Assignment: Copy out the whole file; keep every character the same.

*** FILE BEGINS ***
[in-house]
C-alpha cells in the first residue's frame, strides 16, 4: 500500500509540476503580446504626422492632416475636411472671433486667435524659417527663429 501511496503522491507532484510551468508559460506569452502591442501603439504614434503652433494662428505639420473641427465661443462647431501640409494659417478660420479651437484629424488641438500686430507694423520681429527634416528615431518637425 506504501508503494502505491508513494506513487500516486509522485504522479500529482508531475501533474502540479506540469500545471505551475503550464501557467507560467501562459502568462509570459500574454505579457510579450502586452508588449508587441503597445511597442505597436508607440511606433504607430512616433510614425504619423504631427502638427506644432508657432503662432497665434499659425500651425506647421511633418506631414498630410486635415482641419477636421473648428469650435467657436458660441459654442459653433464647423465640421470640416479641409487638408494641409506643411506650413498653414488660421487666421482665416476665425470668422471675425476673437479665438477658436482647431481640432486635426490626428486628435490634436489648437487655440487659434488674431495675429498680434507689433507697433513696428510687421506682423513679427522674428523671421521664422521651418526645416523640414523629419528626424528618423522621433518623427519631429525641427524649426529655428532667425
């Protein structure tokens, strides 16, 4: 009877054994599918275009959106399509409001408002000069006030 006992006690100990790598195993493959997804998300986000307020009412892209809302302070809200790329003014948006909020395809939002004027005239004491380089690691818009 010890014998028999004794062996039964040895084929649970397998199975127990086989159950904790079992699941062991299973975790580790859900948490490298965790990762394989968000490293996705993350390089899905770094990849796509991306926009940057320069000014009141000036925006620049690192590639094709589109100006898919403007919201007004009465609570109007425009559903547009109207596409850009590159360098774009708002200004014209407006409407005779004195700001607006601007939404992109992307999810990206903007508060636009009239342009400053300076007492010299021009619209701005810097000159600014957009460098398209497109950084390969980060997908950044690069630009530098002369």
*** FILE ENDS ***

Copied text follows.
[in-house]
C-alpha cells in the first residue's frame, strides 16, 4: 500500500509540476503580446504626422492632416475636411472671433486667435524659417527663429 501511496503522491507532484510551468508559460506569452502591442501603439504614434503652433494662428505639420473641427465661443462647431501640409494659417478660420479651437484629424488641438500686430507694423520681429527634416528615431518637425 506504501508503494502505491508513494506513487500516486509522485504522479500529482508531475501533474502540479506540469500545471505551475503550464501557467507560467501562459502568462509570459500574454505579457510579450502586452508588449508587441503597445511597442505597436508607440511606433504607430512616433510614425504619423504631427502638427506644432508657432503662432497665434499659425500651425506647421511633418506631414498630410486635415482641419477636421473648428469650435467657436458660441459654442459653433464647423465640421470640416479641409487638408494641409506643411506650413498653414488660421487666421482665416476665425470668422471675425476673437479665438477658436482647431481640432486635426490626428486628435490634436489648437487655440487659434488674431495675429498680434507689433507697433513696428510687421506682423513679427522674428523671421521664422521651418526645416523640414523629419528626424528618423522621433518623427519631429525641427524649426529655428532667425
């Protein structure tokens, strides 16, 4: 009877054994599918275009959106399509409001408002000069006030 006992006690100990790598195993493959997804998300986000307020009412892209809302302070809200790329003014948006909020395809939002004027005239004491380089690691818009 010890014998028999004794062996039964040895084929649970397998199975127990086989159950904790079992699941062991299973975790580790859900948490490298965790990762394989968000490293996705993350390089899905770094990849796509991306926009940057320069000014009141000036925006620049690192590639094709589109100006898919403007919201007004009465609570109007425009559903547009109207596409850009590159360098774009708002200004014209407006409407005779004195700001607006601007939404992109992307999810990206903007508060636009009239342009400053300076007492010299021009619209701005810097000159600014957009460098398209497109950084390969980060997908950044690069630009530098002369």